Additional data files that contain information directly supportive of the document, for example, an audio clip, movie, database, spreadsheet, applet, or other external file.
This element has a similar function to the audiovisual element in some DTDs and the unprinted-item element (used only for electronic files) in other DTDs.
The element is used in two senses: first, inside the article front matter as an alert to the existence of supplementary material; and second, as part of the textual flow, where it is similar to a Figure, in that it can be positioned as a floating or anchored object and may take a caption. In addition, the <supplementary-material> may identify its file type with the mimetype attribute.
The position attribute may be used to indicate whether this element must be anchored at its exact location within the text or whether it may float, for example, to the top of the next page, into the next column, to the end of a logical file, or within a separate window.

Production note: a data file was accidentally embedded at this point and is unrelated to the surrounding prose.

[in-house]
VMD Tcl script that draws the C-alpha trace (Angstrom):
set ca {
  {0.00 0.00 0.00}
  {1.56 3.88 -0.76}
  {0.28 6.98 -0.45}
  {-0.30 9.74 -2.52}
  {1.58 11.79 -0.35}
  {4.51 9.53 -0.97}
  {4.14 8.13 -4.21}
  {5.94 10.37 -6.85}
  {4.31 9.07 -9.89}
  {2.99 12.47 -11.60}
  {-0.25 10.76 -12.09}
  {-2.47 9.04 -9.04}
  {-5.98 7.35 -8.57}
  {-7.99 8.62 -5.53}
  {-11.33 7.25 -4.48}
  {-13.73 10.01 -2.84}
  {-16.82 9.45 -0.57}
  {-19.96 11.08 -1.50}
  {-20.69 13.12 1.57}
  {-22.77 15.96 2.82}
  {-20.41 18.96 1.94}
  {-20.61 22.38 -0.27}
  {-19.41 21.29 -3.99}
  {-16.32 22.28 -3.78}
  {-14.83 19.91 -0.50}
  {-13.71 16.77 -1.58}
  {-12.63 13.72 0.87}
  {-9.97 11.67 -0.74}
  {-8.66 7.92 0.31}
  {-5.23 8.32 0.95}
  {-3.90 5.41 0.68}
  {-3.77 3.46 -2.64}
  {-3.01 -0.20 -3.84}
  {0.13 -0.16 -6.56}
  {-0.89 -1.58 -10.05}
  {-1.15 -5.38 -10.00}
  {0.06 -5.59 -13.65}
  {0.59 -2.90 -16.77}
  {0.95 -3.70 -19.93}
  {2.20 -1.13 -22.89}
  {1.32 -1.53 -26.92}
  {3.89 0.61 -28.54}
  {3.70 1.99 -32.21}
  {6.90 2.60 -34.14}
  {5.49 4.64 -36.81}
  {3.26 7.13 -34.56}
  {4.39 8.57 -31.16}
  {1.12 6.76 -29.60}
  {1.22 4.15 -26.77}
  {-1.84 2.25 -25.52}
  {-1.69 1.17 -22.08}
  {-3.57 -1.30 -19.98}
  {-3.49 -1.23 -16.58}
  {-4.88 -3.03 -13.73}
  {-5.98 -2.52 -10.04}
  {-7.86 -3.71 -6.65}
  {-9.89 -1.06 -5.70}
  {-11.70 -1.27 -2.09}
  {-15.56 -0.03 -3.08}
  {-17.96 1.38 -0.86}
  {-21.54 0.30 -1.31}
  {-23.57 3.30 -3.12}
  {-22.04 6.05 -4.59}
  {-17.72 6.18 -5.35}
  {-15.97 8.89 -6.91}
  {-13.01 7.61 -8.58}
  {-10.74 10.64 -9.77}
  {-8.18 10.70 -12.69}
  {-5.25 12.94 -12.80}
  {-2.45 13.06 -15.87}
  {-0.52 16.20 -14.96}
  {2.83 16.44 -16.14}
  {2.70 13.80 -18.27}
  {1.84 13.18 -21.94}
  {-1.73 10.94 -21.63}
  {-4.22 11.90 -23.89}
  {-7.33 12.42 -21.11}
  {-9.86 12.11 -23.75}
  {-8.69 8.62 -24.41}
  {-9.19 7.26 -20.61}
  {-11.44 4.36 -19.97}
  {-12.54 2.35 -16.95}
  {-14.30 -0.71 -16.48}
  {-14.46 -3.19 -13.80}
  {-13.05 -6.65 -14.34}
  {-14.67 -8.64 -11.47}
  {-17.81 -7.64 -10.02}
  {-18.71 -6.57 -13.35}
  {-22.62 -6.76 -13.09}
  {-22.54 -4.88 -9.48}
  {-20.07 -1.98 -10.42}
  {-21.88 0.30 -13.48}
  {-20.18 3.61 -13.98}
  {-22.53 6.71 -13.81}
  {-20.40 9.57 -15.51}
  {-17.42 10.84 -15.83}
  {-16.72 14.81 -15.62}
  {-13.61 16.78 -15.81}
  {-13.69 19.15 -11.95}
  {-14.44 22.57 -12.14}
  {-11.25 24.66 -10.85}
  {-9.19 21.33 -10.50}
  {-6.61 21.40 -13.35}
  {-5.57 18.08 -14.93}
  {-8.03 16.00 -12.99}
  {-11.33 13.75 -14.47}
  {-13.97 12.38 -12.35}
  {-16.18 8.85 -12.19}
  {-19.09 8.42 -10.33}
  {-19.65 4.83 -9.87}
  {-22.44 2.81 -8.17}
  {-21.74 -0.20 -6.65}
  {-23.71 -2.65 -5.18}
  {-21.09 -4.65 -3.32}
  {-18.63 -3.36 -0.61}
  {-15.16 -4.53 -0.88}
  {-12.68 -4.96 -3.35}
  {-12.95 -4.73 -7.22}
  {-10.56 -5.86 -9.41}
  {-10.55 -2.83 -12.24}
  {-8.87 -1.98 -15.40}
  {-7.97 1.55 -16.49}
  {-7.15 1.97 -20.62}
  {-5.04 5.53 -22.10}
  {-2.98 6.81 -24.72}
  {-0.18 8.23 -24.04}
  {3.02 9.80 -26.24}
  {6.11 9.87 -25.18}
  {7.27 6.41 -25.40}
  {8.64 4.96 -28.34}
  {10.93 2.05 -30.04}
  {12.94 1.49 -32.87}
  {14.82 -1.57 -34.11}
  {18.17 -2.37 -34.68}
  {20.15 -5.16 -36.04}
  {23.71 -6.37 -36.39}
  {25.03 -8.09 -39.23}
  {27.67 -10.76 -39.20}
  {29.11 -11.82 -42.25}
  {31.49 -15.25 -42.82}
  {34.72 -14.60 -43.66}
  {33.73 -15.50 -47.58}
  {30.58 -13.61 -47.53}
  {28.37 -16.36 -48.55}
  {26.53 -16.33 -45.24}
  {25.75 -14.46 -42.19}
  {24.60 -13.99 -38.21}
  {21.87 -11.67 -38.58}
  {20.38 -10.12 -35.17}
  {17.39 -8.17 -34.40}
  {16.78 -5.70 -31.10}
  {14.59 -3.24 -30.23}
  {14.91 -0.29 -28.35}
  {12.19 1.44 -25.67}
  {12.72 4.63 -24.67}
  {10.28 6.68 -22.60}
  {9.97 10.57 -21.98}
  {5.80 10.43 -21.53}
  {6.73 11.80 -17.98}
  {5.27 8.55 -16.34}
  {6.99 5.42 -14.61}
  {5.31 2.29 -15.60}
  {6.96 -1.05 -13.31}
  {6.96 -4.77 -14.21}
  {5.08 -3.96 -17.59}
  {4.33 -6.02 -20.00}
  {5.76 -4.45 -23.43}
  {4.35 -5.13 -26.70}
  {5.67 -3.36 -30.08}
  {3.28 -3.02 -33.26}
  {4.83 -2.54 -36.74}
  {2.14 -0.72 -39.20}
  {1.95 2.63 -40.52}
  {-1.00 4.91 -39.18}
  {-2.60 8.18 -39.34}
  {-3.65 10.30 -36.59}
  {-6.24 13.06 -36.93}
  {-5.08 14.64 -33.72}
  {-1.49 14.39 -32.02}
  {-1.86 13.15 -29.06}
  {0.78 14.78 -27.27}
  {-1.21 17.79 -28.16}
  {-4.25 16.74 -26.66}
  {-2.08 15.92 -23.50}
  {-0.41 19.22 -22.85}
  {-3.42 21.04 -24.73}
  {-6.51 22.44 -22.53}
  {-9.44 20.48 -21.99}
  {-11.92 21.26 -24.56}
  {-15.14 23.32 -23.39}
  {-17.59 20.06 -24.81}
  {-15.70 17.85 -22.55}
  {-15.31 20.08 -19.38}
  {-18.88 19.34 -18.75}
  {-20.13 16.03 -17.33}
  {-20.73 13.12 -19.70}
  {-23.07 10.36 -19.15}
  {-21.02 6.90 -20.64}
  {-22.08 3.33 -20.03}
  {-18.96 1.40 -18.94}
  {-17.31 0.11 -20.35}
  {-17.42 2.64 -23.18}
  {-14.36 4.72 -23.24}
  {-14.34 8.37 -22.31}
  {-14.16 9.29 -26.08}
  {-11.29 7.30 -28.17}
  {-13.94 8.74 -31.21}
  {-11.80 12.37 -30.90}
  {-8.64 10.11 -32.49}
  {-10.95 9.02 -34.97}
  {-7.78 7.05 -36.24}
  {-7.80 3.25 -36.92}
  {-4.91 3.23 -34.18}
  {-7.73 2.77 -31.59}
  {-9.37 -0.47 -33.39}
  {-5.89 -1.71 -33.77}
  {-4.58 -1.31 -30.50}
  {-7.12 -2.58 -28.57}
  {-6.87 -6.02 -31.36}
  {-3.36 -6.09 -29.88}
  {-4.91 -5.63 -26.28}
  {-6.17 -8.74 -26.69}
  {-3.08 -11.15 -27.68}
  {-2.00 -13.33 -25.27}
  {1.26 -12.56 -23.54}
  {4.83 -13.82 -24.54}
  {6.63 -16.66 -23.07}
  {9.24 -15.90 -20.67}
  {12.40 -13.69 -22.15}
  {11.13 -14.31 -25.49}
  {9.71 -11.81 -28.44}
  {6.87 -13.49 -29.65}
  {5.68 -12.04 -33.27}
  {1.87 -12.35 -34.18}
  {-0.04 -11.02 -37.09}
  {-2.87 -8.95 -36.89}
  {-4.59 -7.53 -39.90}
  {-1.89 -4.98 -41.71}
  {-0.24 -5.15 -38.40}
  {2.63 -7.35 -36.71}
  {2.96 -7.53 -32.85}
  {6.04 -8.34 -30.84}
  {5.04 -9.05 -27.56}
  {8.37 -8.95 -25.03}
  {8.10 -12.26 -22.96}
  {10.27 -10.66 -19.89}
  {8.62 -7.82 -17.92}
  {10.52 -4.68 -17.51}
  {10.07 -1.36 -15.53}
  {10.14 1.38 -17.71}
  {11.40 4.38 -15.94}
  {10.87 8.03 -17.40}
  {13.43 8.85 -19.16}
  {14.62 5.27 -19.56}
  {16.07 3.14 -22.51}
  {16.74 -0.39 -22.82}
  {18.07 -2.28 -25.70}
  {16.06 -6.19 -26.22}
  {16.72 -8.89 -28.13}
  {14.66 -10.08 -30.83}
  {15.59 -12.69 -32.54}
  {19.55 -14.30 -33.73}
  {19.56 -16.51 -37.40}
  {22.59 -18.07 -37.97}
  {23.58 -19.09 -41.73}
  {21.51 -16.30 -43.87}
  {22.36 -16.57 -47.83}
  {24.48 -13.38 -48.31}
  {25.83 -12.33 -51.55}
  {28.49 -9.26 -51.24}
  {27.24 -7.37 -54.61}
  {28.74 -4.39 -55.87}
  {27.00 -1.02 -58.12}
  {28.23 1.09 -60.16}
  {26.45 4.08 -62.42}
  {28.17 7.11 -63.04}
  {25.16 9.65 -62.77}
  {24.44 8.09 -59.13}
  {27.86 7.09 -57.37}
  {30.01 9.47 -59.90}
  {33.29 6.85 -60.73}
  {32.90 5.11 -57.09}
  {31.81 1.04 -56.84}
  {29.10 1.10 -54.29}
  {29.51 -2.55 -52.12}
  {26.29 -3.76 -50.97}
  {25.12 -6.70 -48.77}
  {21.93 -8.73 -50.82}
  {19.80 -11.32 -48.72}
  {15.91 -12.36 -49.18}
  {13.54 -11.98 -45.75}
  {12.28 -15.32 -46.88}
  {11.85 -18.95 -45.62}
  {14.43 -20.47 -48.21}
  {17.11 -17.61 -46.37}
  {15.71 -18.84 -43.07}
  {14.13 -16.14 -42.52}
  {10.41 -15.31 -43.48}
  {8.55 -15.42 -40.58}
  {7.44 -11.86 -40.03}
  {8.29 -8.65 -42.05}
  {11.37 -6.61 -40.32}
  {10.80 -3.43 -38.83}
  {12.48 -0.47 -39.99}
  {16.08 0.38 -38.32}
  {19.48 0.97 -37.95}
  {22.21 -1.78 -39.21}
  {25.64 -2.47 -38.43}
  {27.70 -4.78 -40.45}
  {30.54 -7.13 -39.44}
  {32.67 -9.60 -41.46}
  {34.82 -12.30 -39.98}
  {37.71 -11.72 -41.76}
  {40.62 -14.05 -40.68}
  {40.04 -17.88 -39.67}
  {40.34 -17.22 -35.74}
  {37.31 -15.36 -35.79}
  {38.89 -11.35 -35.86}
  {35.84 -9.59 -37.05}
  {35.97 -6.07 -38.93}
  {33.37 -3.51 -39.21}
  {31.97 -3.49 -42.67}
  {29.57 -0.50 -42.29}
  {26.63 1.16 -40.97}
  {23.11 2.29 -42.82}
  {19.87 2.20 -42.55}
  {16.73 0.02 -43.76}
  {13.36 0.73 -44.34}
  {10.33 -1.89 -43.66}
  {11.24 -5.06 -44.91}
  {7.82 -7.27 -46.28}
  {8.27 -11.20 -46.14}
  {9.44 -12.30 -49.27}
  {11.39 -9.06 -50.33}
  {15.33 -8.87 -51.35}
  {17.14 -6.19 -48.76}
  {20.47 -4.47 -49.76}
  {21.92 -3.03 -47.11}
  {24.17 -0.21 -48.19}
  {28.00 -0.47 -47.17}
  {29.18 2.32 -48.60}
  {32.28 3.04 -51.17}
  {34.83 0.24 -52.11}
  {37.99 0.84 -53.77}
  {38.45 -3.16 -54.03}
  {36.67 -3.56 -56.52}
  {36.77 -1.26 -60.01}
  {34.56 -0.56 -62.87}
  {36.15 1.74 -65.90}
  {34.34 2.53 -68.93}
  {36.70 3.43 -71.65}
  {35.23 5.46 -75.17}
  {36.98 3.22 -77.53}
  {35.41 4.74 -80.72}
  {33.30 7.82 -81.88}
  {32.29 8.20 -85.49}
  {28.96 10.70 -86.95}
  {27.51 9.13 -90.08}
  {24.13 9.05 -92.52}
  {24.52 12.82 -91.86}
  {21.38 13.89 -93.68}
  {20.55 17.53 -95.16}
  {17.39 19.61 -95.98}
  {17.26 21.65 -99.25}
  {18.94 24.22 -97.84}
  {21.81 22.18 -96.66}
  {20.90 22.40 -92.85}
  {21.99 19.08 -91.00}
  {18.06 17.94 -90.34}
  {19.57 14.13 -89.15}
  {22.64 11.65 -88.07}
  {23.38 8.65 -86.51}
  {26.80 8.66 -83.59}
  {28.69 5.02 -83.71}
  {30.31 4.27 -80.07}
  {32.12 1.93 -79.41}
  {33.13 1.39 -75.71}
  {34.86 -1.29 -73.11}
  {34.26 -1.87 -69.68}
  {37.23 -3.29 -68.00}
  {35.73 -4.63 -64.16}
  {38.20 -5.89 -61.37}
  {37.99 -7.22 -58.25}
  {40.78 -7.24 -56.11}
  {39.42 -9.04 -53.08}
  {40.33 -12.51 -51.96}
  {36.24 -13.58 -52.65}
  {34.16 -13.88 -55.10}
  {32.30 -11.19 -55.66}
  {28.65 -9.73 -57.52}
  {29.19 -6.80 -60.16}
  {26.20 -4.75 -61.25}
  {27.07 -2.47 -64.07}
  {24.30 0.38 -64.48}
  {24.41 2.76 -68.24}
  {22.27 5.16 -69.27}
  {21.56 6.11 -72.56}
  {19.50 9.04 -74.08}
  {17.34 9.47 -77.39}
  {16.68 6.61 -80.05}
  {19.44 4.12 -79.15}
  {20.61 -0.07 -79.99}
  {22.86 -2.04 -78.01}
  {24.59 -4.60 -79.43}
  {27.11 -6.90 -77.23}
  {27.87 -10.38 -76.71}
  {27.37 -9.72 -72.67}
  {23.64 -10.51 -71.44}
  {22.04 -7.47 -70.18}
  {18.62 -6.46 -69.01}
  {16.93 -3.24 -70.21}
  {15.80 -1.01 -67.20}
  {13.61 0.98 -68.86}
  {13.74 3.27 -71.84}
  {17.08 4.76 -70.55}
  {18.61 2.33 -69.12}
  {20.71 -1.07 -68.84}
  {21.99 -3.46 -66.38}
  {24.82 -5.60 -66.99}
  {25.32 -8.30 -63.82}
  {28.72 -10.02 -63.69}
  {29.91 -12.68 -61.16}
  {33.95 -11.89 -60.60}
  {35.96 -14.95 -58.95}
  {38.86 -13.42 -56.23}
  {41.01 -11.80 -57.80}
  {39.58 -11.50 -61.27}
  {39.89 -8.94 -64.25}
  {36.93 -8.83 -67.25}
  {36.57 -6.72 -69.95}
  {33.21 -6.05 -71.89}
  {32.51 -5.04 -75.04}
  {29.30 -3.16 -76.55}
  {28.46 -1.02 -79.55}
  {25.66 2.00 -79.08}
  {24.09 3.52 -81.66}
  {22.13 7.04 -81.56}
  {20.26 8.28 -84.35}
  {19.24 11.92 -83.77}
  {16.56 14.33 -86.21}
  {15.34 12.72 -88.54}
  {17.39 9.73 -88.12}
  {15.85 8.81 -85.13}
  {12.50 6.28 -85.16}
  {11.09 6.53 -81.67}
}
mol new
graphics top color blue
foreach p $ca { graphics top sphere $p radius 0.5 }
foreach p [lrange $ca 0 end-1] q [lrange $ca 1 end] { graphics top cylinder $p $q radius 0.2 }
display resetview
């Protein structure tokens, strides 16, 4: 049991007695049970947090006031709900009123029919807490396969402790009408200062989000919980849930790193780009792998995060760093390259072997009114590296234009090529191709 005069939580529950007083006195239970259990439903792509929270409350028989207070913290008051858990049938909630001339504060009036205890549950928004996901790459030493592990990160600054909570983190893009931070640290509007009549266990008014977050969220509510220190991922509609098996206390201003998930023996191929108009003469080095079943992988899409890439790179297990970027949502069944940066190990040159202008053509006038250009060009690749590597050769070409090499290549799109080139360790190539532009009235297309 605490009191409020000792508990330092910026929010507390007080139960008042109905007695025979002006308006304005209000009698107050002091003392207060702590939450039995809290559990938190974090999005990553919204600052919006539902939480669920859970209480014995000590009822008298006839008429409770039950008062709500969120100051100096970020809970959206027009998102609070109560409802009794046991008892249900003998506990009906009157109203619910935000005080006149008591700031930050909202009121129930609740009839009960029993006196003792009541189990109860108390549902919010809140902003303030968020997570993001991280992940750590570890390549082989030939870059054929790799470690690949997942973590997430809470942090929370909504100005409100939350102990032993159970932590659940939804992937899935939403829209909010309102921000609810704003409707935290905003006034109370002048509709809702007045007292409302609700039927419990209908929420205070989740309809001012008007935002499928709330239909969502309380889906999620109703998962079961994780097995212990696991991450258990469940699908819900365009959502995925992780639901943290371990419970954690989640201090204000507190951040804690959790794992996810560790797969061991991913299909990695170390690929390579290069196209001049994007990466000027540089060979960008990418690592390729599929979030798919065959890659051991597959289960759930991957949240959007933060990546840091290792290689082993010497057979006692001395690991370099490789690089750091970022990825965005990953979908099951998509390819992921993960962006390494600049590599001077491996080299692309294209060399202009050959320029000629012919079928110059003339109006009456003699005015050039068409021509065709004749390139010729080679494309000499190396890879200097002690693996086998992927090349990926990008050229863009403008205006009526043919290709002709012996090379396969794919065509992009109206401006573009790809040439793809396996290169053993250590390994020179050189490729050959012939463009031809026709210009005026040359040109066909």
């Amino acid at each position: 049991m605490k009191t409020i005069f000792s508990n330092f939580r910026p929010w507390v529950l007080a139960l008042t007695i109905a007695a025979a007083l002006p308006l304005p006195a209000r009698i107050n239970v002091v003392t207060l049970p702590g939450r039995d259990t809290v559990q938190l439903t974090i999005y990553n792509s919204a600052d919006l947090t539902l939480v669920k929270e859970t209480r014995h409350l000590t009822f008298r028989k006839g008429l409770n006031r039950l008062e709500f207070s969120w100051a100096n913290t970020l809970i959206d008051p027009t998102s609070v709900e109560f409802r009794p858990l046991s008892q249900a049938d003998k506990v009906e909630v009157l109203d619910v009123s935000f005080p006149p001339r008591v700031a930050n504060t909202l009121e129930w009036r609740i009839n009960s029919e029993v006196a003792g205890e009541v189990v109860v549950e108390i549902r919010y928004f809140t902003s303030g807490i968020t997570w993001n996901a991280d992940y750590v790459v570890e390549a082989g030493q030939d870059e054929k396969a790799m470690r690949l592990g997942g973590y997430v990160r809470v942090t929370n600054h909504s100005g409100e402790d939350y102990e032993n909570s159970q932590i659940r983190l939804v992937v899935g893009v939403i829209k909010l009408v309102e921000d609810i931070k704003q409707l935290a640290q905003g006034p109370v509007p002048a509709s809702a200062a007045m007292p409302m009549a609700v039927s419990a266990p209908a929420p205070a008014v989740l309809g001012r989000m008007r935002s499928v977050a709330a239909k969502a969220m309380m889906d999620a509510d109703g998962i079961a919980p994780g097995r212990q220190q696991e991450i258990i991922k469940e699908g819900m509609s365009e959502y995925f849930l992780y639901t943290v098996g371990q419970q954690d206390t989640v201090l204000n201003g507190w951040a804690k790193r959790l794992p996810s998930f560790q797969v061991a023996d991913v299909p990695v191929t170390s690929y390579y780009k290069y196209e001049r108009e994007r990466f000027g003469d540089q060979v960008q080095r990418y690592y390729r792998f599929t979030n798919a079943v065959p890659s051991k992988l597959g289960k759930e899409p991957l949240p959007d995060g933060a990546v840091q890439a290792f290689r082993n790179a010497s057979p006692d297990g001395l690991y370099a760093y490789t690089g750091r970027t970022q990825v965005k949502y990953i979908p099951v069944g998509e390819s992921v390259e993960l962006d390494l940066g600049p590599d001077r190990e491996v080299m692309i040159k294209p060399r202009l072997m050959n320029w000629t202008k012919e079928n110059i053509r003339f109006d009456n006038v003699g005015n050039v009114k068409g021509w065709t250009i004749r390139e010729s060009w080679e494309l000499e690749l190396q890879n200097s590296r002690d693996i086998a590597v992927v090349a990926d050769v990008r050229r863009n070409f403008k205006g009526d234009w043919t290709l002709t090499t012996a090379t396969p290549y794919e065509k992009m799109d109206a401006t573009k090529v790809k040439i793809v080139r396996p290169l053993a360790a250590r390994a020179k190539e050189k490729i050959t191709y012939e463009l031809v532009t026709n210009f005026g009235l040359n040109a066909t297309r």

Authoring Note: Supplementary Material may contain a preview image (e.g., the first frame of a movie, tagged as a <graphic>), with the caption/preview placed in a manner similar to a Figure and a cross-reference made to the material from the text.
The following, in order:
<article> <front> ... </front> <body> <boxed-text> <title>Supplemental Material</title> <supplementary-material> <p>Movie clips to supplement this article are available online at <ext-link ext-link-type="uri">radiographics.rsnajnls.org/cgi/content/full/21/4/943/DC1 </ext-link>. </p> </supplementary-material> </boxed-text> <p>Anterior fontanelle imaging has traditionally been the mainstay of neonatal cranial ultrasonography (US). However, this traditional approach has limited diagnostic accuracy, ...</p>... </body> ...